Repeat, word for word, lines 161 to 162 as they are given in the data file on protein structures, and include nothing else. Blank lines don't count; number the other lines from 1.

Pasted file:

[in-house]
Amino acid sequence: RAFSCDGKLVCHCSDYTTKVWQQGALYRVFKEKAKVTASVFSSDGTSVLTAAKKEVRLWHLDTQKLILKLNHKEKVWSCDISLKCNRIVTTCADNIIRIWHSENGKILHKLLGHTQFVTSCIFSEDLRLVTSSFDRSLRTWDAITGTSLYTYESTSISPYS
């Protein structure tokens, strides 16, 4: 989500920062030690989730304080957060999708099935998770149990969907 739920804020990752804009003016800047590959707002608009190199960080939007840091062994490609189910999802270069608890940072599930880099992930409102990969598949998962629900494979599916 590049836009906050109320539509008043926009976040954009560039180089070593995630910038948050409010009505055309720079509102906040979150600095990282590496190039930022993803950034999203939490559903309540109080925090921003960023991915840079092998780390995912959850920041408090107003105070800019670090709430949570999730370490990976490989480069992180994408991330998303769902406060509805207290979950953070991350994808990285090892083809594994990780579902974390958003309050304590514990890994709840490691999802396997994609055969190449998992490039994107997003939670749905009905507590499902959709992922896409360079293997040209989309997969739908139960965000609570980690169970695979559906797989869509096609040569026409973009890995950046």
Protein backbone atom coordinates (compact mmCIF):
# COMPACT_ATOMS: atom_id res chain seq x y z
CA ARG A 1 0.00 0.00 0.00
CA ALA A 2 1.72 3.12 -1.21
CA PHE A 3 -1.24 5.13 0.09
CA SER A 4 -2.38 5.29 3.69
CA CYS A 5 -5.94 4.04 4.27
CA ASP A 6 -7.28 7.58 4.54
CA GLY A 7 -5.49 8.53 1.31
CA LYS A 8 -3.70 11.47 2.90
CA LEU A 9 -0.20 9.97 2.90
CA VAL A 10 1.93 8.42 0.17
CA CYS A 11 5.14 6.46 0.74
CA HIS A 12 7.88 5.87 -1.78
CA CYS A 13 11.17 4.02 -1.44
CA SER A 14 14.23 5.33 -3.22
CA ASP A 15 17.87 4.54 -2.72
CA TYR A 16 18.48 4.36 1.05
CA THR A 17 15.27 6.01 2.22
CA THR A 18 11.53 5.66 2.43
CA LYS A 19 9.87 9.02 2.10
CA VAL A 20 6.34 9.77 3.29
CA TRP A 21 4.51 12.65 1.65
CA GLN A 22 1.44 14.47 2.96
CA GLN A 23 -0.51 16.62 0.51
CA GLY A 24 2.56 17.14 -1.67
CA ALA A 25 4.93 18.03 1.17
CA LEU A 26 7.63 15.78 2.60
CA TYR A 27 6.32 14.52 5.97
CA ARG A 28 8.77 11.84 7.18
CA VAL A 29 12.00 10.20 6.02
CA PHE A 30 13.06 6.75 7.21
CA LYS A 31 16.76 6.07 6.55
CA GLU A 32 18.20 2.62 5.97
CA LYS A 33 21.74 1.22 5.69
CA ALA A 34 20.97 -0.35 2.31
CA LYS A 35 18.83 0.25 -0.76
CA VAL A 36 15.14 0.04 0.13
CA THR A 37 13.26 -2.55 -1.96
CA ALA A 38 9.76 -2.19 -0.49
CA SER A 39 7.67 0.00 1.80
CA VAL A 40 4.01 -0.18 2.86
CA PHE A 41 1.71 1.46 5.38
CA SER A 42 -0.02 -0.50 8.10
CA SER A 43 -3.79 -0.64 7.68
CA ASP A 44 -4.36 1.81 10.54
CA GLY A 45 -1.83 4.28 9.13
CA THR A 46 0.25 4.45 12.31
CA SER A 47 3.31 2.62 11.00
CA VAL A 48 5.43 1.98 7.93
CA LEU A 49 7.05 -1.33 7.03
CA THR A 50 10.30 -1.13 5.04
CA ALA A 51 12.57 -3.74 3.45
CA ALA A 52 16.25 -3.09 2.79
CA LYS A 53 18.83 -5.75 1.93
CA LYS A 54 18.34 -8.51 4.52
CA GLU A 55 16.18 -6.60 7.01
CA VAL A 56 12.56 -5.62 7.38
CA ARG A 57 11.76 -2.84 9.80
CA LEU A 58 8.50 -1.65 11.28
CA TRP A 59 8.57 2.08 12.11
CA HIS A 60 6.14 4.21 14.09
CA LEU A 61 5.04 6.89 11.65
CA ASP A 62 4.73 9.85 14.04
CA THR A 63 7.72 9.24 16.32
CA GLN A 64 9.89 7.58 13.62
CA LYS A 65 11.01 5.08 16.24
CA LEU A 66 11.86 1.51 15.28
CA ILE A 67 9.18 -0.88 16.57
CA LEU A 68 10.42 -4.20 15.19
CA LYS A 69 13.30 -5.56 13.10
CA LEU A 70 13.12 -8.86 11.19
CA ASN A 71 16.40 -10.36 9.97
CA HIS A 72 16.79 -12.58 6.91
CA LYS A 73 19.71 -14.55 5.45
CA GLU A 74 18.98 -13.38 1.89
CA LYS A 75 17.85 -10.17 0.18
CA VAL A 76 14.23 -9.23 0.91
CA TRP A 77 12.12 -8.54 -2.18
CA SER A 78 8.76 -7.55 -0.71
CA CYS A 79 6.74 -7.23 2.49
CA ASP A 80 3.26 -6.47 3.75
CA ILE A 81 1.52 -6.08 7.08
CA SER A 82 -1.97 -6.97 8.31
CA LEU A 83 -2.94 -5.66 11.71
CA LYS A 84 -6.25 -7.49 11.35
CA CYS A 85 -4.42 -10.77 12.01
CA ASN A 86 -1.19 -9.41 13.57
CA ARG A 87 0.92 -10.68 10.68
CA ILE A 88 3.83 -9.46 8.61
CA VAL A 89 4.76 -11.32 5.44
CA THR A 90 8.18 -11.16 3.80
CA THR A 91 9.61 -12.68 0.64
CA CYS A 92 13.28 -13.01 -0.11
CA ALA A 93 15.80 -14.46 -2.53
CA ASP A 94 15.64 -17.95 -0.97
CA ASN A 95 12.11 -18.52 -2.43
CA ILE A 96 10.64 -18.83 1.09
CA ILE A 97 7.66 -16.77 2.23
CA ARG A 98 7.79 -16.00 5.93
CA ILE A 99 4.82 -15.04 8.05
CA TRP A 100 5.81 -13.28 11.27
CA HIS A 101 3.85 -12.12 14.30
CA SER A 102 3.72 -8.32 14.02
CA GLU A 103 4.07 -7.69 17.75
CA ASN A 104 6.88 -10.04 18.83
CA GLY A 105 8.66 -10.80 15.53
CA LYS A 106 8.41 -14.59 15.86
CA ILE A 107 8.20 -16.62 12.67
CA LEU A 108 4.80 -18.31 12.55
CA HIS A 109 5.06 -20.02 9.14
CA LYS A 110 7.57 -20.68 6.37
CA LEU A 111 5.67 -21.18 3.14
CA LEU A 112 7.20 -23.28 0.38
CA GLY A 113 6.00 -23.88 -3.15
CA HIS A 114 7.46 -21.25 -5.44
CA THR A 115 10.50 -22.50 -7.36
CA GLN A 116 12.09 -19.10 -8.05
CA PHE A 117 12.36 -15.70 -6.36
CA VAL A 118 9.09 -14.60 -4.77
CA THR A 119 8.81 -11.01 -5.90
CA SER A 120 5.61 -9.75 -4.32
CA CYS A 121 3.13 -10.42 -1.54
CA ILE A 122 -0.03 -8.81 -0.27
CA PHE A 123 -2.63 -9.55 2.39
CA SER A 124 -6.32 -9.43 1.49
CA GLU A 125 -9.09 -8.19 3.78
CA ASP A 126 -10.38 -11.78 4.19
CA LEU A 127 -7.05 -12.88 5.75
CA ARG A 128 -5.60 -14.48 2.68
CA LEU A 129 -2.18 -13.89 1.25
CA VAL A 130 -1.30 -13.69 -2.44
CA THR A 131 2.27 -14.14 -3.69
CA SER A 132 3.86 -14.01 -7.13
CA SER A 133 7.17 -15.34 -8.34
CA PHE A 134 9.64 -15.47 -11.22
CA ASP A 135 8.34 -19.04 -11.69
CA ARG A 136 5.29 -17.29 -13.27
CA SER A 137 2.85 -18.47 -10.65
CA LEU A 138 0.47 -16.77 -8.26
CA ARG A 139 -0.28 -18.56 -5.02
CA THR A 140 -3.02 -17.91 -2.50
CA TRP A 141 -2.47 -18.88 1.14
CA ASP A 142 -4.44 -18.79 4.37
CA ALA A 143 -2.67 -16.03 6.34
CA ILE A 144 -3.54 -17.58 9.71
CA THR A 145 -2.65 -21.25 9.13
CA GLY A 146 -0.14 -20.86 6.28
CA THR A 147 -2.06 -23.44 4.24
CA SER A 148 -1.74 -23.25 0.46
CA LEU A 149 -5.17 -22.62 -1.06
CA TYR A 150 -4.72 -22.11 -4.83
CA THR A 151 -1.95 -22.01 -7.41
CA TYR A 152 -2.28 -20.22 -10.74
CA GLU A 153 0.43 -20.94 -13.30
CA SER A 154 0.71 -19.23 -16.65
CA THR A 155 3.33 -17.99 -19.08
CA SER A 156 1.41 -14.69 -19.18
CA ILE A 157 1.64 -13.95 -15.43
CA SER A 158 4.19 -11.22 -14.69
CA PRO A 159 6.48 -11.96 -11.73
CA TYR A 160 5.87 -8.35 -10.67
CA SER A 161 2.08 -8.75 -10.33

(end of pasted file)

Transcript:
CA SER A 156 1.41 -14.69 -19.18
CA ILE A 157 1.64 -13.95 -15.43